Supreme Court maintains silence amid crime sentencing controversy in Victoria
The Supreme Court of Victoria has continued to hold its ground and impartiality, refusing to provide an official statement on a successful sentencing appeal that the High Court remitted back to the Victorian Court of Appeal.
The Supreme Court of Victoria has indicated that it will not issue any statement concerning claims published by NewsCorp this week involving recently retired Chief Justice Marilyn Warren AC.
On Thursday 12 October, an article in The Australian claimed that the former chief justice had exchanged a number of letters with the Victorian Director of Public Prosecutions John Champion SC.
The article suggested that during her tenure as Chief Justice, Marilyn Warren’s letters criticised the ODPP for its conduct in a sentencing appeal to the High Court of Australia (HCA). The judge was also alleged to have “demanded” the Crown ask the HCA to suspend a determination of the appeal until the issues between the office and the Victorian Supreme Court could be resolved.
A unanimous decision to allow the sentencing appeal of Victorian man Charlie Dalgliesh (a pseudonym), who was found guilty of incest, was made by the HCA this week. The bench found that the three-and-a-half year prison sentence the man had been given for sexually abusing the 13-year-old daughter of his de-facto partner was “manifestly inadequate” and allowed the appeal on the basis that there was “an error of principle”. One of the victims in the case became pregnant as a result of the abuse.
During the appeal hearing before the HCA in June this year, Victorian Chief Crown Prosecutor Gavin Silbert QC told the court that Victoria’s approach to current sentencing practices were “inimical” and “not permissible”.
The Australian article went on to suggest that one week later, while the appeal was under consideration, Chief Justice Warren wrote a letter to the DPP criticising its conduct. It was alleged that the judge “demanded” Mr Champion send further material to the High Court judges after closing arguments had been made.
The article also suggested Chief Justice Warren accused the DPP of misleading the court because it had not previously questioned the 2011 Victorian appeal decision of Ashdown, that would have a bearing on how criminal penalties in Victoria required consistency with “current sentencing practices”.
The letters from CJ Warren are also reported to include complaints that the DPP had long supported the sentencing practice of Victoria’s Court of Appeal.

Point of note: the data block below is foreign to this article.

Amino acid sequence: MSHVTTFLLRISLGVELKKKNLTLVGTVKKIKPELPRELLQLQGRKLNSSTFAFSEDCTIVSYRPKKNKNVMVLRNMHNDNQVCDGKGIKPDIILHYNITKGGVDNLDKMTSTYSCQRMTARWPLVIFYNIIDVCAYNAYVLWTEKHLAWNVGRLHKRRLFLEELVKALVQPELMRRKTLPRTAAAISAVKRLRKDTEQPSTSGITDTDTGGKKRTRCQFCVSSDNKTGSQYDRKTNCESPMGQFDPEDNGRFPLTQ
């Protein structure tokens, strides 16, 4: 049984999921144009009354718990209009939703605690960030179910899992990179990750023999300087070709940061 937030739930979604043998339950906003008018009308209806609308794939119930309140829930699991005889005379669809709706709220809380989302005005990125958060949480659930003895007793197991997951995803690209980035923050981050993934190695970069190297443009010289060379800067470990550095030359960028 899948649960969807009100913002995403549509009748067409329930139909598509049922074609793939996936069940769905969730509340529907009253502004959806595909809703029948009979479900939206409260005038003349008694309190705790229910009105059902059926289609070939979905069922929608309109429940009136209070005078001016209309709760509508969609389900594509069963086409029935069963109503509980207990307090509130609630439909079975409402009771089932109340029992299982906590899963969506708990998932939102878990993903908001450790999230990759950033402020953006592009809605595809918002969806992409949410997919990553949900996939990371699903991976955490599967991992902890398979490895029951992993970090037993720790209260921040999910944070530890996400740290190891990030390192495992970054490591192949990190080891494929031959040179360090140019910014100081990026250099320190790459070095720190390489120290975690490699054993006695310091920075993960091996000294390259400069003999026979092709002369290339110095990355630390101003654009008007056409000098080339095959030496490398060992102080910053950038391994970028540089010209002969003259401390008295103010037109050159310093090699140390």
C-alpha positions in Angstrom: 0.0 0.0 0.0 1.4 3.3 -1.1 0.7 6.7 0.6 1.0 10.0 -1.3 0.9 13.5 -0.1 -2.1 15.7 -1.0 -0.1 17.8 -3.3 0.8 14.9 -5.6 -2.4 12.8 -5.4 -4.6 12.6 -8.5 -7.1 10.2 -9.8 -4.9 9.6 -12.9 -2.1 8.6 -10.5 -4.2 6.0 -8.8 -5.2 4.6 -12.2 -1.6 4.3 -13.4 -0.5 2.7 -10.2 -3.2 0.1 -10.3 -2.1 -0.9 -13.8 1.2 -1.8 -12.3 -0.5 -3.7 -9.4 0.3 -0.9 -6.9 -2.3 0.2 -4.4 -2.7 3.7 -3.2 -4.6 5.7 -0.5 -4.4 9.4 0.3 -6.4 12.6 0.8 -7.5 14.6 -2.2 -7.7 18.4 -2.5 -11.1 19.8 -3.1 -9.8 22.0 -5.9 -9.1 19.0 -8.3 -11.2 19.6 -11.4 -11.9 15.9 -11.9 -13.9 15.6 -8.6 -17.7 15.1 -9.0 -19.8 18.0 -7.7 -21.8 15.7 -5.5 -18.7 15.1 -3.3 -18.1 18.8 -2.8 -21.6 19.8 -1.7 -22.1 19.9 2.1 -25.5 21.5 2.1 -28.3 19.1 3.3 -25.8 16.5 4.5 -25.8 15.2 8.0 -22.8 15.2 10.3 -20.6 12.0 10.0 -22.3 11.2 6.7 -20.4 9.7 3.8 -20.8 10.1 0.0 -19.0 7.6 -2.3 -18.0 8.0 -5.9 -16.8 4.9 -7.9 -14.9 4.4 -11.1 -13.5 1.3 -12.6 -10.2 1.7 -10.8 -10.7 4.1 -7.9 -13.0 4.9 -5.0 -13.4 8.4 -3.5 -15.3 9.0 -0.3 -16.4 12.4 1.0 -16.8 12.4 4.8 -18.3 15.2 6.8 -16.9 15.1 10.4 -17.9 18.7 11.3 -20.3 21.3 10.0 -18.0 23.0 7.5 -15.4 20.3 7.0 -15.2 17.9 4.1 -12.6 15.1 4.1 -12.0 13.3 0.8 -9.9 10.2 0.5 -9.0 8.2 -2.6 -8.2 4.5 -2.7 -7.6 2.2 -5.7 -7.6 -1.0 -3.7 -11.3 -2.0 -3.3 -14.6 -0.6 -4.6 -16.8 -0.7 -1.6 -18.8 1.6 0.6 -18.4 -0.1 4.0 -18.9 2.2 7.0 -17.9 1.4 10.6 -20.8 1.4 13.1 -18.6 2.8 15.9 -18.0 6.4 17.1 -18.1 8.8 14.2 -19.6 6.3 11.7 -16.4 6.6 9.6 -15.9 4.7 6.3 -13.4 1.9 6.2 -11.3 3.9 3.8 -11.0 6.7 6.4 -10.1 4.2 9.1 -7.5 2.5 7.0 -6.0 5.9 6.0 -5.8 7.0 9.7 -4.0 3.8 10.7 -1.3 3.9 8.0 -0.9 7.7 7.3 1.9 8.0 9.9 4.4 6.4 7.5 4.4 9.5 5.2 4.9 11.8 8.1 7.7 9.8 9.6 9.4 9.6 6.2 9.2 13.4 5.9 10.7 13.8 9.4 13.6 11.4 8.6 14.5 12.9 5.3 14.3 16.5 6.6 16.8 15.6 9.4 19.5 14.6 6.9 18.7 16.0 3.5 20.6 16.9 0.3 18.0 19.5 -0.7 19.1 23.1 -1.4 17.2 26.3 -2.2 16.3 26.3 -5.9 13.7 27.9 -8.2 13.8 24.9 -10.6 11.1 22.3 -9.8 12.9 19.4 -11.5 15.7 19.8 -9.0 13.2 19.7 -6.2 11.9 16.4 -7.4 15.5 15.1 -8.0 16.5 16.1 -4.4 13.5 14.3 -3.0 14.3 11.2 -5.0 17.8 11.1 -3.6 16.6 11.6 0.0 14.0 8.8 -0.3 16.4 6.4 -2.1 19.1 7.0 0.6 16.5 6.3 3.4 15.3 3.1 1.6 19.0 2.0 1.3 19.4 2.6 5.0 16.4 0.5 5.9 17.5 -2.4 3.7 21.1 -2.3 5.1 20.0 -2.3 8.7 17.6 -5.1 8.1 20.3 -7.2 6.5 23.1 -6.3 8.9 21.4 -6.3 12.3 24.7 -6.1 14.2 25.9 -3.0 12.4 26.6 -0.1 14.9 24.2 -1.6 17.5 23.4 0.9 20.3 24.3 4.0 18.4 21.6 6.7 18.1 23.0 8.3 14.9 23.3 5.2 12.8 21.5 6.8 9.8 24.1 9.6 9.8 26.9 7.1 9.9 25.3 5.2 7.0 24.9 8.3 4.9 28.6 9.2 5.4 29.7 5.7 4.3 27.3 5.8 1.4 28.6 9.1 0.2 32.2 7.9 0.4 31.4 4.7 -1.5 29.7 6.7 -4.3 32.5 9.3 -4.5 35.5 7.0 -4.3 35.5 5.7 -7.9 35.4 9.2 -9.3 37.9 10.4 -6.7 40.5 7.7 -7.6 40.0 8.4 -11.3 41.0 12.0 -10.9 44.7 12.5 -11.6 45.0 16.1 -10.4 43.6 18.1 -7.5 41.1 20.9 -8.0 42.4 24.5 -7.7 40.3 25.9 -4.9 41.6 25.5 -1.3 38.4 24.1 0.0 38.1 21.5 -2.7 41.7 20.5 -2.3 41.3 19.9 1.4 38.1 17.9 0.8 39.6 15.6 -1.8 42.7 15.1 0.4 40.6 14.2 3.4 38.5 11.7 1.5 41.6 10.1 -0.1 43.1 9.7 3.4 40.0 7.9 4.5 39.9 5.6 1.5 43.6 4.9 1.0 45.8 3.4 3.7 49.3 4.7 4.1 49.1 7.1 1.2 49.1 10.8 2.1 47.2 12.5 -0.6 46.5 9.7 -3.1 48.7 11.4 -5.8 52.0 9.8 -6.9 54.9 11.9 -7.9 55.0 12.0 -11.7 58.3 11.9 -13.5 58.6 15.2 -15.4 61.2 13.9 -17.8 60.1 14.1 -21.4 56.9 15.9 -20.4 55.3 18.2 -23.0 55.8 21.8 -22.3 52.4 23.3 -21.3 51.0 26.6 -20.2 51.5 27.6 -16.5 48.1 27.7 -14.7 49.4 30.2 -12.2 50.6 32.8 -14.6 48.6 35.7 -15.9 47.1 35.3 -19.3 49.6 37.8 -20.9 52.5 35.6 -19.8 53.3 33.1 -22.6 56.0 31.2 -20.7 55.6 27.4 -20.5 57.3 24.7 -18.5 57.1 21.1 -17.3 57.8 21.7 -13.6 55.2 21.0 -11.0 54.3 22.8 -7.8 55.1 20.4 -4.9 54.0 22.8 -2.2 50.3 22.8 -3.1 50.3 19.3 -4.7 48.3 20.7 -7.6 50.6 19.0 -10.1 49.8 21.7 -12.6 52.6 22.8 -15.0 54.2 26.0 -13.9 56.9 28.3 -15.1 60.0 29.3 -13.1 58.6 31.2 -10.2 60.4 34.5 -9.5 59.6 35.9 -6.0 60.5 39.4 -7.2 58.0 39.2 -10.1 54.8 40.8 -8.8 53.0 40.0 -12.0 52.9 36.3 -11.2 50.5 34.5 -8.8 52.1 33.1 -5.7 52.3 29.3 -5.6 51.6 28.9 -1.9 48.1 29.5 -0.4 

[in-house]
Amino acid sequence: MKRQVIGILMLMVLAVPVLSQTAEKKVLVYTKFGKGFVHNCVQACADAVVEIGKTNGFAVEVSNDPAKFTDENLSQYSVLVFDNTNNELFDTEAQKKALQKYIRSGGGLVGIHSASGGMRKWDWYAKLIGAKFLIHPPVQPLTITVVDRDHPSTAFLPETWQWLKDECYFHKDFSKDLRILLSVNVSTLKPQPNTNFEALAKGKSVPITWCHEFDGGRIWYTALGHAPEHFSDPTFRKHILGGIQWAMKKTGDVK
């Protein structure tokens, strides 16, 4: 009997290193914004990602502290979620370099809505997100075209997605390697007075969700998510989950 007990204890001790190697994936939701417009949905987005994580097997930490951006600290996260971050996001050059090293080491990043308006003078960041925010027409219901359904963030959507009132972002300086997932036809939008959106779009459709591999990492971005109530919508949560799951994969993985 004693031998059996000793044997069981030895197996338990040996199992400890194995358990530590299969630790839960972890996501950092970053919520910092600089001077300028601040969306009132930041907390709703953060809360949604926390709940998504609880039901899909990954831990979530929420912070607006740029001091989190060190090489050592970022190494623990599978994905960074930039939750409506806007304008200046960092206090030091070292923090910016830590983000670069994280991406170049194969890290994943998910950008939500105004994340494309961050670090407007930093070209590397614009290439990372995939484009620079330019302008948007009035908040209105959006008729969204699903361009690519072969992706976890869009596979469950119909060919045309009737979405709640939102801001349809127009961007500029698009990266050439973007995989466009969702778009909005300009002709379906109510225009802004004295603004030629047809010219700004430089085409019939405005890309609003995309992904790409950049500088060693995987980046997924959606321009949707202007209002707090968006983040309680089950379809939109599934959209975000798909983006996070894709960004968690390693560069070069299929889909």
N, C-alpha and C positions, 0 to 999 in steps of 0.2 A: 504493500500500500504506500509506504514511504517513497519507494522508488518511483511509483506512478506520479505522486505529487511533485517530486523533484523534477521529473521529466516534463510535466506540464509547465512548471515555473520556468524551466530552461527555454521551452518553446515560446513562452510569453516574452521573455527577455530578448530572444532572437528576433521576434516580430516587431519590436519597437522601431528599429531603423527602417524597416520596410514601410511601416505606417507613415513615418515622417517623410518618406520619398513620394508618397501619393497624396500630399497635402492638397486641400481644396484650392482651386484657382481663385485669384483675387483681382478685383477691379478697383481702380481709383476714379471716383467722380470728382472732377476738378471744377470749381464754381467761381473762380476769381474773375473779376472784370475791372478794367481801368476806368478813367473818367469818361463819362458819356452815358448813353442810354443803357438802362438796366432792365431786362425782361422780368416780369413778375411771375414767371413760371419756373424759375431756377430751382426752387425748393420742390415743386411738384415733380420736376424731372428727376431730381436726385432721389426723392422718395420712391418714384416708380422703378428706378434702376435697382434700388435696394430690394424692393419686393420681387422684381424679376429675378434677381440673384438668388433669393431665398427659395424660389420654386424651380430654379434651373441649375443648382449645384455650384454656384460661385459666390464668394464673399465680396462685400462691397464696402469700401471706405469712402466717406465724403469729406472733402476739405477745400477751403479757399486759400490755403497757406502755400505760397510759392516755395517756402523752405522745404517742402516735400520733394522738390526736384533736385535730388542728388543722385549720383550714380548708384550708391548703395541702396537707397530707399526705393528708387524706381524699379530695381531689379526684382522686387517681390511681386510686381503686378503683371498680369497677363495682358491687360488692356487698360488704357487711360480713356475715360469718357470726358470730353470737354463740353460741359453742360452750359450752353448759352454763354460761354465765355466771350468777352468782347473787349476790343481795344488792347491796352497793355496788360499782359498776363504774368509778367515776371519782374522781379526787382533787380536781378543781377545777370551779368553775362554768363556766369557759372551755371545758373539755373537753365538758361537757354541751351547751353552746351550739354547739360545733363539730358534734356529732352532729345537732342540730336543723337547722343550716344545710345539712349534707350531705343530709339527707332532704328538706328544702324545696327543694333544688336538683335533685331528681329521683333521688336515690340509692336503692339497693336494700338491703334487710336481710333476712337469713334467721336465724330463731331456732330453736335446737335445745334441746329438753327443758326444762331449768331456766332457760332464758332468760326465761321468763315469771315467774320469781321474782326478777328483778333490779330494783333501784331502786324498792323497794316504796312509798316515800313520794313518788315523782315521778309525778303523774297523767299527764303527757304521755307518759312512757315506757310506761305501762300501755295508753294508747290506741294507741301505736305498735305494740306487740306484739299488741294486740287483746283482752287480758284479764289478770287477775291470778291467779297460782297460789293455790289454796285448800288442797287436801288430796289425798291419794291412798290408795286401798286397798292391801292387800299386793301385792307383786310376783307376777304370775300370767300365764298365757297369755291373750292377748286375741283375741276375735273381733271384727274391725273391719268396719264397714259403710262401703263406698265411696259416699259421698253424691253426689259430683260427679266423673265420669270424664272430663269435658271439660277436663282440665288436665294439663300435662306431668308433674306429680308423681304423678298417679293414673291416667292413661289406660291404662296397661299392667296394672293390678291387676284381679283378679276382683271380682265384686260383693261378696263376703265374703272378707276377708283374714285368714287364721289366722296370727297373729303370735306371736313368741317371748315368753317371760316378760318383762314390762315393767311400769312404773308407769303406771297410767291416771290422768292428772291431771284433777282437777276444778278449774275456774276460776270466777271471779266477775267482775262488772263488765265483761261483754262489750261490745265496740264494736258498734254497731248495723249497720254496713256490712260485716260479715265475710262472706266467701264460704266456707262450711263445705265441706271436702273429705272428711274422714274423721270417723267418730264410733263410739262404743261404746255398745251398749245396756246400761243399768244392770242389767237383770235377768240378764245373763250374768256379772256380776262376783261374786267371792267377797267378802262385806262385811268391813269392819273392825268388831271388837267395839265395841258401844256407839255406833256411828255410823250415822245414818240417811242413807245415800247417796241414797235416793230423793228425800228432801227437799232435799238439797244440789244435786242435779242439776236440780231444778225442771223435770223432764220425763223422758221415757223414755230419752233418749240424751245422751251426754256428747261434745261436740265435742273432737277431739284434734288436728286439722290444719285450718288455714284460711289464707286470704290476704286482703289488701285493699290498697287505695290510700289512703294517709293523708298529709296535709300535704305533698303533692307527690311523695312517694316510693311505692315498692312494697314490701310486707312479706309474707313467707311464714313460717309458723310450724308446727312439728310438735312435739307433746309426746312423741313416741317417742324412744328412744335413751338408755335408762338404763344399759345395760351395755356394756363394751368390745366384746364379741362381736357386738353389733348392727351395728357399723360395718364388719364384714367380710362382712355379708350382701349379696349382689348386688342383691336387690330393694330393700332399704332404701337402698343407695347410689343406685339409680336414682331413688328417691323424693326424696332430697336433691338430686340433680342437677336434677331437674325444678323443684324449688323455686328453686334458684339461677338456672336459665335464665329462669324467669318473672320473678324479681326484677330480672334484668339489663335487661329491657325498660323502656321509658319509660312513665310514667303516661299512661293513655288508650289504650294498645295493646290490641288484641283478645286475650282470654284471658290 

“It is of course essential that the High Court not be misled. Unless what I have set out above misdescribes the positions you have previously taken, I would be grateful for your advice as to what steps you intend to take to correct the submissions advanced by the Chief Crown Prosecutor,” read an extract of one of the judge’s letters to the DPP.
The DPP contented that the doctrine of precedent made it difficult to ask the Victorian Court of Appeal to revisit its sentencing principles and so chose to challenge the sentence decision by appealing to the HCA.
Legal academic Professor Jeremy Gans from the University of Melbourne posted his own take on the emerging controversy in the Opinions on High blog run by Melbourne Law School.
Professor Gans explained in its reasons for allowing the appeal, the HCA said the determination of Dalgliesh’s sentence had been based on a current but wrong set of sentencing principles.
He went on to suggest that the timing of the leaked letters, to coincide with the HCA’s decision this week, was “surely partly designed to avoid a perception of influencing the High Court’s decision”.
“Yesterday, the High Court remitted the sentencing case to the Court of Appeal for fresh consideration of the DPP’s appeal. So, it is perhaps convenient that Warren CJ retired at the start of this month. Her successor, Anne Ferguson, was sworn in just as her predecessor’s letters were published,” Professor Gans said.
A spokesperson for the Victorian Supreme Court confirmed that it was not appropriate to comment in circumstances where a higher court had remitted the matter back to the Victorian Court of Appeal.